Unfrozen assets

The dark side of the moon, the deepest lunar craters and Jupiter’s satellite, Europa, are so cold that even robots may refuse to work there.

This presents a significant hurdle because it’s in these places where valuable resources may lie, in the form of ice. With the temperature as low as 43K (-230ºC), only rovers whose circuits are made of special materials that allow electrons to flow will keep moving.

So integrated circuits capable of withstanding extreme cold have to be designed if robotic rovers are to pave the way for the expected resumption of manned exploration.

The problem is that standard silicon circuitry effectively freezes when the temperature plunges and the electrons stop flowing. Silicon doped with germanium is a potential answer because laboratory experiments have shown it can still function right down to 5K.

But that’s in the lab — NASA would not risk wrecking a multi-million dollar high-profile mission by assuming the same material will behave identically in space. The fall-out from such a failure would make Beagle 2 seem successful by comparison.

So universities and industrial partners are collaborating to perfect circuits and components made of silicon-germanium (SiGe) on behalf of NASA.

The work is led by Prof John Cressler of Georgia Institute of Technology, with five other US universities and NASA’s own Jet Propulsion Laboratory.

Boeing is a major partner, along with the US division of BAE Systems, IBM and Lynguent.

The SiGe alloy is common and cheap enough — it is used in high- speed communications on Earth, operating at speeds of several gigahertz. In extreme space, though, it is more likely to operate at less than 5MHz, assuming that the researchers can make it work.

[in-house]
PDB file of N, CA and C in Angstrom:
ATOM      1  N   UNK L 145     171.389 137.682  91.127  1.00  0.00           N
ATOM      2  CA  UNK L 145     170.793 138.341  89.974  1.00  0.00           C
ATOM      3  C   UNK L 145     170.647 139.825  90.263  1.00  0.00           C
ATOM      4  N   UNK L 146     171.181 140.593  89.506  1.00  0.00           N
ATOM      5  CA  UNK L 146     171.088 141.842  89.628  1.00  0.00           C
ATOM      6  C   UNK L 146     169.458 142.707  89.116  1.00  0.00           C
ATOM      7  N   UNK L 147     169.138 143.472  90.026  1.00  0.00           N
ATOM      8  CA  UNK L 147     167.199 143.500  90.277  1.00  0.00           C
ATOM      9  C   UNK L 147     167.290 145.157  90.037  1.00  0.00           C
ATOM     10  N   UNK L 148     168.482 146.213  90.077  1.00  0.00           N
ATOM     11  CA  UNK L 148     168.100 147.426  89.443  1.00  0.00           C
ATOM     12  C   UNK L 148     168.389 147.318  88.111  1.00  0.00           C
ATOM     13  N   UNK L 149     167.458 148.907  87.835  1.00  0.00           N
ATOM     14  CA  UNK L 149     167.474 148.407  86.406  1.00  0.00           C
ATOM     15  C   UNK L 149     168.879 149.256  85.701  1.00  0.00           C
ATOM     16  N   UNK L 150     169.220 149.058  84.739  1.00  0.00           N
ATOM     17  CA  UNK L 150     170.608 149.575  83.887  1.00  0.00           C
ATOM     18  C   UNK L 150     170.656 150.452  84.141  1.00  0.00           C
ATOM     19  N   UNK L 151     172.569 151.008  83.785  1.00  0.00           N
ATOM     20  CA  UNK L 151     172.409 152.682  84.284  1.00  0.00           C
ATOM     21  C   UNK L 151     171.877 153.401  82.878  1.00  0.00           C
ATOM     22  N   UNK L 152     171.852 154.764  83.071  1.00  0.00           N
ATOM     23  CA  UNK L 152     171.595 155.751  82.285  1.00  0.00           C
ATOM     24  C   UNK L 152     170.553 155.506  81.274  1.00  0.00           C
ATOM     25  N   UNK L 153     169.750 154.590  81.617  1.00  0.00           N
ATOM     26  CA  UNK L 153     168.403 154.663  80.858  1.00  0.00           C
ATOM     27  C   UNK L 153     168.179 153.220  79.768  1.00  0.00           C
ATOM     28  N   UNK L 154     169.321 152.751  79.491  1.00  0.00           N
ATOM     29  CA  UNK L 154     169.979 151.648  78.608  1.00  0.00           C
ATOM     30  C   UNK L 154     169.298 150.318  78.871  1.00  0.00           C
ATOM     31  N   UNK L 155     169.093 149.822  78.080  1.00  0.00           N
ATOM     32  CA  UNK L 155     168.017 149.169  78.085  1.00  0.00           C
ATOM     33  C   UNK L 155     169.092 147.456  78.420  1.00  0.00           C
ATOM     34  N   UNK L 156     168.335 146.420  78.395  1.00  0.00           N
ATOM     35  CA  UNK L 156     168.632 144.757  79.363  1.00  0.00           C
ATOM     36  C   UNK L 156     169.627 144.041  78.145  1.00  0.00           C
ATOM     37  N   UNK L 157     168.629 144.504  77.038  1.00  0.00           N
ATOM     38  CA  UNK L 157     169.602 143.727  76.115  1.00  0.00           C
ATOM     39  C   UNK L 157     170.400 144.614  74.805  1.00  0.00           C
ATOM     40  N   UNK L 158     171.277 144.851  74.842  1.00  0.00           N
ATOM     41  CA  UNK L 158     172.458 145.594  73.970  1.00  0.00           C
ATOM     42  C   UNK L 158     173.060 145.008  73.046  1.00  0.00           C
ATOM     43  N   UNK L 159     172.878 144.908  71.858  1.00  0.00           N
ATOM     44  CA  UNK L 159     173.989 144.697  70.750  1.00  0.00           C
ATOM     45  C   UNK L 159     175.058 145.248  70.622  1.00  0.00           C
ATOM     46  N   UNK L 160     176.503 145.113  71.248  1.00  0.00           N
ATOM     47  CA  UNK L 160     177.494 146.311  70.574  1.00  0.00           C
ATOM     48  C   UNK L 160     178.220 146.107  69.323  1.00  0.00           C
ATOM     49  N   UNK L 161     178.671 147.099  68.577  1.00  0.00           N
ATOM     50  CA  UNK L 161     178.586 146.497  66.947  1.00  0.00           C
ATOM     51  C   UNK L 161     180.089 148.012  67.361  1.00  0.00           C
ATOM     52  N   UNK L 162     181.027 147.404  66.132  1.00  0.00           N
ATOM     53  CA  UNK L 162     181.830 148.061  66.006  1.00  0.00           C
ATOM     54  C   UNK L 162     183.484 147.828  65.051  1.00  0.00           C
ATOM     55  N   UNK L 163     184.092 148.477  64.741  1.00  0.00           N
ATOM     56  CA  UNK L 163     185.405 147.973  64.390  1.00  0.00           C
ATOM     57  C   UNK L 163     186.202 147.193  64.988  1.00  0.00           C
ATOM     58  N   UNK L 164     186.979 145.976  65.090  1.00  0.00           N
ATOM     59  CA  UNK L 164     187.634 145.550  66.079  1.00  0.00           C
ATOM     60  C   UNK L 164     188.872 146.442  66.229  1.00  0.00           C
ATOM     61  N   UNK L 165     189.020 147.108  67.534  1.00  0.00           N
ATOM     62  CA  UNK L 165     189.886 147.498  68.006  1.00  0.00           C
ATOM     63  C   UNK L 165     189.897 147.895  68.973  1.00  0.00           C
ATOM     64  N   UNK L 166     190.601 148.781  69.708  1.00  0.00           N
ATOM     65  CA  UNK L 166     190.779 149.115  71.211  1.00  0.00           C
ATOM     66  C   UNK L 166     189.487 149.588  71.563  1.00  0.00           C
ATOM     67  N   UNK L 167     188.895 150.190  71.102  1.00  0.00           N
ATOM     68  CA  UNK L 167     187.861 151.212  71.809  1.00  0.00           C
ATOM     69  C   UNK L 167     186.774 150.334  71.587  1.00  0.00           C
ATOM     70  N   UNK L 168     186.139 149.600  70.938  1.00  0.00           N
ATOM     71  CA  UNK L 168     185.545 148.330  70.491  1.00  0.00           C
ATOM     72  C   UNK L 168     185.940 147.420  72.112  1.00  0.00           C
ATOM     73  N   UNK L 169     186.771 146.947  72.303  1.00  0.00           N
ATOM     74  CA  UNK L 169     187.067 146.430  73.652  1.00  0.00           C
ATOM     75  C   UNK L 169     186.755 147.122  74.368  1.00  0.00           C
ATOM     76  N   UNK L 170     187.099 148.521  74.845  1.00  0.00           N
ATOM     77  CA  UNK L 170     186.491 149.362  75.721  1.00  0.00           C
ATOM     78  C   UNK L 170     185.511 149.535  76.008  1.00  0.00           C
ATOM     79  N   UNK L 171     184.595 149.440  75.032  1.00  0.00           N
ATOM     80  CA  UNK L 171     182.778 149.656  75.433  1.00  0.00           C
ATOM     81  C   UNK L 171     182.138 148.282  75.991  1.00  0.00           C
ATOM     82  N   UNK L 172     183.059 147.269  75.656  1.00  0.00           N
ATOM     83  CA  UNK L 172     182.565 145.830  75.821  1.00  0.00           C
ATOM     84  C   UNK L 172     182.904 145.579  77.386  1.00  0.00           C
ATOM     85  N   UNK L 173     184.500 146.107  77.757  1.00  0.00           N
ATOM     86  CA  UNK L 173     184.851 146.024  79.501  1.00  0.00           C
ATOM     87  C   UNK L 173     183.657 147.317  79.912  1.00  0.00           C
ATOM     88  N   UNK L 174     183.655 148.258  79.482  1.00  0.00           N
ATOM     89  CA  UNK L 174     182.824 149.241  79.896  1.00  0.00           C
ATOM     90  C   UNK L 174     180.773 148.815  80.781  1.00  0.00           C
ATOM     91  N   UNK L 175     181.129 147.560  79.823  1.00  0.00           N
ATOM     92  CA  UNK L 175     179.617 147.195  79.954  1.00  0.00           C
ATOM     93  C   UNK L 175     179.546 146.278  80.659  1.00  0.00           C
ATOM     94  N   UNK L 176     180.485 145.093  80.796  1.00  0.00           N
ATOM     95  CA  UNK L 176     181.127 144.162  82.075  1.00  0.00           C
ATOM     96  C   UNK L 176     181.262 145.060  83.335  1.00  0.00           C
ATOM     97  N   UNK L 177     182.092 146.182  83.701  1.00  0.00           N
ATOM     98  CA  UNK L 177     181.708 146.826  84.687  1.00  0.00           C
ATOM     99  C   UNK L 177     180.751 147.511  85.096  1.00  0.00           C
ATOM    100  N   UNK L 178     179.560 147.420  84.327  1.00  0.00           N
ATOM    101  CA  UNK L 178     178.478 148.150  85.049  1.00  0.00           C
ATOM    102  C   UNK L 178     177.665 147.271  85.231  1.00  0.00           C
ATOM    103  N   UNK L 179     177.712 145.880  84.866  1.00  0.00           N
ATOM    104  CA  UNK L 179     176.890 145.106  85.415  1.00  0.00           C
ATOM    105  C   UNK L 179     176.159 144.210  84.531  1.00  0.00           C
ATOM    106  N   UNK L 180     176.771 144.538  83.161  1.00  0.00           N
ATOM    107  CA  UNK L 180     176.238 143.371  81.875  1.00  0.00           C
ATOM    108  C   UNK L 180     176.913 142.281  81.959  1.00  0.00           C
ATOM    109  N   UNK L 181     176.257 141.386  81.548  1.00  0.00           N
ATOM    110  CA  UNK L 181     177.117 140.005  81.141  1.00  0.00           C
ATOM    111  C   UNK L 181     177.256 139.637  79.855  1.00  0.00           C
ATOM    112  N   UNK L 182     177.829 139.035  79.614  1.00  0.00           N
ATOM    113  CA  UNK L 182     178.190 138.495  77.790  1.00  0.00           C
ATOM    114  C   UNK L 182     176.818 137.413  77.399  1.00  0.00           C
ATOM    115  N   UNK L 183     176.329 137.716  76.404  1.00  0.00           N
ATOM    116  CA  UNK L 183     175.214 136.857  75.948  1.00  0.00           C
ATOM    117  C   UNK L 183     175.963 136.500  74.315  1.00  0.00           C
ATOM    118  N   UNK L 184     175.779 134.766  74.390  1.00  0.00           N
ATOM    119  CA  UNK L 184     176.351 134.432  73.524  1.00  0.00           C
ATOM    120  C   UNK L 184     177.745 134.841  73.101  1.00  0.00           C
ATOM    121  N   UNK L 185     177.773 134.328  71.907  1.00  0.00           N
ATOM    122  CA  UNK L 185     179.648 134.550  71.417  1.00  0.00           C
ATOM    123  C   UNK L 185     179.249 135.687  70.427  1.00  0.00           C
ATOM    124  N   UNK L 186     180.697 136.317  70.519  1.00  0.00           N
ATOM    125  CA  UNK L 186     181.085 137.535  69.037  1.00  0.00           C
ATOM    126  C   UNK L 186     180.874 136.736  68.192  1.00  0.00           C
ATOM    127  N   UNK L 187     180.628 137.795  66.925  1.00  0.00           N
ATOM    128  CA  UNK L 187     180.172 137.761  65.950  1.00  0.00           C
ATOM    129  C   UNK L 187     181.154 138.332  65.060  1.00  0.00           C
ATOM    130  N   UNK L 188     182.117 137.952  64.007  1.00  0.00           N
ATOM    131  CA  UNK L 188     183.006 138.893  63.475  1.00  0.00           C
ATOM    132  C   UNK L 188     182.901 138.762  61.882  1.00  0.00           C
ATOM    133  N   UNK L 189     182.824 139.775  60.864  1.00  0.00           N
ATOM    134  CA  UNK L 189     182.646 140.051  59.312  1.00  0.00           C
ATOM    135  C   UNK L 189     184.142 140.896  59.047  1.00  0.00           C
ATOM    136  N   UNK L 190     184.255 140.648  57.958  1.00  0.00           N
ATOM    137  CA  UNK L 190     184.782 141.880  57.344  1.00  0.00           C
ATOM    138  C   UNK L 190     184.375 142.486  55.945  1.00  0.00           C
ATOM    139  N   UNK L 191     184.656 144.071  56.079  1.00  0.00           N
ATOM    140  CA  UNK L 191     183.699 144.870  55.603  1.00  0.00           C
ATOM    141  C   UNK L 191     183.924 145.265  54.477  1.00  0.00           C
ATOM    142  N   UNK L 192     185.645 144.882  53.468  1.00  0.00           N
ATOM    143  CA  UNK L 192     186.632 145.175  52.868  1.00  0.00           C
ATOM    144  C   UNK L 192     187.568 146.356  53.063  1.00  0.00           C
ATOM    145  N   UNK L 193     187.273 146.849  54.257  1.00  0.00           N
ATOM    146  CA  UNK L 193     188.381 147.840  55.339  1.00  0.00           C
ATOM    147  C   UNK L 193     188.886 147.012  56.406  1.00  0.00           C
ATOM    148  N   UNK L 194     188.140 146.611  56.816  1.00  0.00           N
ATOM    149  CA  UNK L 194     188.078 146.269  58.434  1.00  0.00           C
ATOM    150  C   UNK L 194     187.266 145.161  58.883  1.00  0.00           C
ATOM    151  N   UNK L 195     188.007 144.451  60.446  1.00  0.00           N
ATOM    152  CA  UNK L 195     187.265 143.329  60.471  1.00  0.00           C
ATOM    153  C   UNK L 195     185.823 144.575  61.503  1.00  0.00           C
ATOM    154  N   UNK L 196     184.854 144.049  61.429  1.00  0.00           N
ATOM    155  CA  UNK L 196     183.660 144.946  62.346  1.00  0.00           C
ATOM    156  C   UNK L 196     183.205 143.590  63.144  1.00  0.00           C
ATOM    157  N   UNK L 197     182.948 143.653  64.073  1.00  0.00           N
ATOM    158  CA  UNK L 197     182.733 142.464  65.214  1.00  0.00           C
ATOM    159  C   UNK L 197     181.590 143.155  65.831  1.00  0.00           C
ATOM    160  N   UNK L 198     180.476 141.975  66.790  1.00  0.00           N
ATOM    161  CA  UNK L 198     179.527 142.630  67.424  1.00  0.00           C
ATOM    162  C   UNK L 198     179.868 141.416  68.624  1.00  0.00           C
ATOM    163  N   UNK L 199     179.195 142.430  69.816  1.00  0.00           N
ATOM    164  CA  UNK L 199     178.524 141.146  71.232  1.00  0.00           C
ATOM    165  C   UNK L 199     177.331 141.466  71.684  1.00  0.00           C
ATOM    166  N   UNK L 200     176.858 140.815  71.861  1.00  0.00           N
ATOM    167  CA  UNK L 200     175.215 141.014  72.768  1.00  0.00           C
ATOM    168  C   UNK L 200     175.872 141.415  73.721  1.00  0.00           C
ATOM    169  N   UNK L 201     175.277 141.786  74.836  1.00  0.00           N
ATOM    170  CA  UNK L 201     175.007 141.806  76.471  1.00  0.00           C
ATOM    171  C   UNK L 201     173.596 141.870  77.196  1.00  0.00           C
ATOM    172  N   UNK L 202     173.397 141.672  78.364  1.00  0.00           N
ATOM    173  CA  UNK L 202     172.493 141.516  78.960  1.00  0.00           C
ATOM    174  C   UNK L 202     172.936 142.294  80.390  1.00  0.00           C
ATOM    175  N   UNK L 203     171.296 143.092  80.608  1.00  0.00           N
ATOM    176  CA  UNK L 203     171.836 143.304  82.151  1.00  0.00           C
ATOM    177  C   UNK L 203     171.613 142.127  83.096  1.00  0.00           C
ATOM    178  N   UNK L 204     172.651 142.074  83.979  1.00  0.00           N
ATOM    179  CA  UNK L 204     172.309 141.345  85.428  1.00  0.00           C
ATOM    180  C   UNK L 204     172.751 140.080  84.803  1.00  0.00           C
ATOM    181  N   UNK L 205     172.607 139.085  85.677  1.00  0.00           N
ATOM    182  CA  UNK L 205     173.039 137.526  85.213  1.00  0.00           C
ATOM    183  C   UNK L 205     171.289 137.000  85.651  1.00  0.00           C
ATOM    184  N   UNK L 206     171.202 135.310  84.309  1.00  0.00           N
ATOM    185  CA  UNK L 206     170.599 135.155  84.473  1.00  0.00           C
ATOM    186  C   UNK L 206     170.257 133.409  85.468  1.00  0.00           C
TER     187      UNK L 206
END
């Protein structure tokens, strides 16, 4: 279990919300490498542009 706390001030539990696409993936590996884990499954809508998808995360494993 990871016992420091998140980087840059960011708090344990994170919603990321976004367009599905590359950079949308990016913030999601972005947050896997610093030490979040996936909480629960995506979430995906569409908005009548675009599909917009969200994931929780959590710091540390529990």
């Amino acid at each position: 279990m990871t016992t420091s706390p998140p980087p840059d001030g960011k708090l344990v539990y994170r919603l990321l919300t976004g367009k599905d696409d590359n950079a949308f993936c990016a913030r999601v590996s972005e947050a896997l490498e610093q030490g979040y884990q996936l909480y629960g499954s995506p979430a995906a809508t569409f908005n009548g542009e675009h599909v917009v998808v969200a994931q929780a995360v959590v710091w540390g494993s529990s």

The project is well under way and Boeing’s team leader Dr Leora Peltz explained their achievements so far.

‘We completed phase one in April, to mitigate the technical risks of the project by fabricating and demonstrating prototypes of a “circuit primitive”, a digital-to-analogue converter,’ said Peltz. They are building on that success by working towards developing mixed-signal circuits for processing analogue and digital signals. These are vital for the electronics that operate, control, monitor and reconfigure many space systems.

‘First, we have to design new tools that can be used to design the SiGe circuits,’ said Peltz. ‘The current CAD tools only know the alloy’s physics to -55ºC, which is the lowest temperature required by the military. We’ve got to get that down to 43K and calibrate the model against experimental data.’

The next stage is to use the tool to design and fabricate model circuits.

These have to be integrated and packaged, and the types of application for which they are suitable have to be specified. The reliability and radiation tolerance of the materials, circuits and packages has to be assessed. Then the performance of the devices in extreme cold and radiation has to be demonstrated.

And it all has to be done within three years if SiGe is to help the next lunar robot mission, currently planned for 2011.

If all goes to plan, SiGe electronics will eliminate the need for housing the electronics in warm boxes which in turn will conserve energy, reduce launch weight and improve reliability.

The technology will allow extended mission range and duration, could be used in lunar landers, hoppers, rovers or data-gathering stations, and could also benefit space transportation systems for returning astronauts to the moon, Mars and beyond. And robots will never freeze.